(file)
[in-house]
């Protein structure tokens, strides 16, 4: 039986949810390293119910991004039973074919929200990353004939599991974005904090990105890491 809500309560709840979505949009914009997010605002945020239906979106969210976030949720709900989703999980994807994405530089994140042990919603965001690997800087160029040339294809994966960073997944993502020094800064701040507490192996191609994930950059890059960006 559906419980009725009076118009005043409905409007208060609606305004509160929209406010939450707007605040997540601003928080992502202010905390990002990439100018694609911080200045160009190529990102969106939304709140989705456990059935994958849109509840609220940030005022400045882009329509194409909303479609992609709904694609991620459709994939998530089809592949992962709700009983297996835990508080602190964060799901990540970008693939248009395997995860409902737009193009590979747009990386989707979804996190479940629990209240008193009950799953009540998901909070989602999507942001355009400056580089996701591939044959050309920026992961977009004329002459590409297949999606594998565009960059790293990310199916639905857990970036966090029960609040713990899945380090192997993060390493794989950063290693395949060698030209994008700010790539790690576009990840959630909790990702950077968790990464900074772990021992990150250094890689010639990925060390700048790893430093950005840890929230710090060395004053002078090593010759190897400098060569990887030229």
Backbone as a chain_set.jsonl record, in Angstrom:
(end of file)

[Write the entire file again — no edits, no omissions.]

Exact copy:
[in-house]
């Protein structure tokens, strides 16, 4: 039986949810390293119910991004039973074919929200990353004939599991974005904090990105890491 809500309560709840979505949009914009997010605002945020239906979106969210976030949720709900989703999980994807994405530089994140042990919603965001690997800087160029040339294809994966960073997944993502020094800064701040507490192996191609994930950059890059960006 559906419980009725009076118009005043409905409007208060609606305004509160929209406010939450707007605040997540601003928080992502202010905390990002990439100018694609911080200045160009190529990102969106939304709140989705456990059935994958849109509840609220940030005022400045882009329509194409909303479609992609709904694609991620459709994939998530089809592949992962709700009983297996835990508080602190964060799901990540970008693939248009395997995860409902737009193009590979747009990386989707979804996190479940629990209240008193009950799953009540998901909070989602999507942001355009400056580089996701591939044959050309920026992961977009004329002459590409297949999606594998565009960059790293990310199916639905857990970036966090029960609040713990899945380090192997993060390493794989950063290693395949060698030209994008700010790539790690576009990840959630909790990702950077968790990464900074772990021992990150250094890689010639990925060390700048790893430093950005840890929230710090060395004053002078090593010759190897400098060569990887030229």
Backbone as a chain_set.jsonl record, in Angstrom: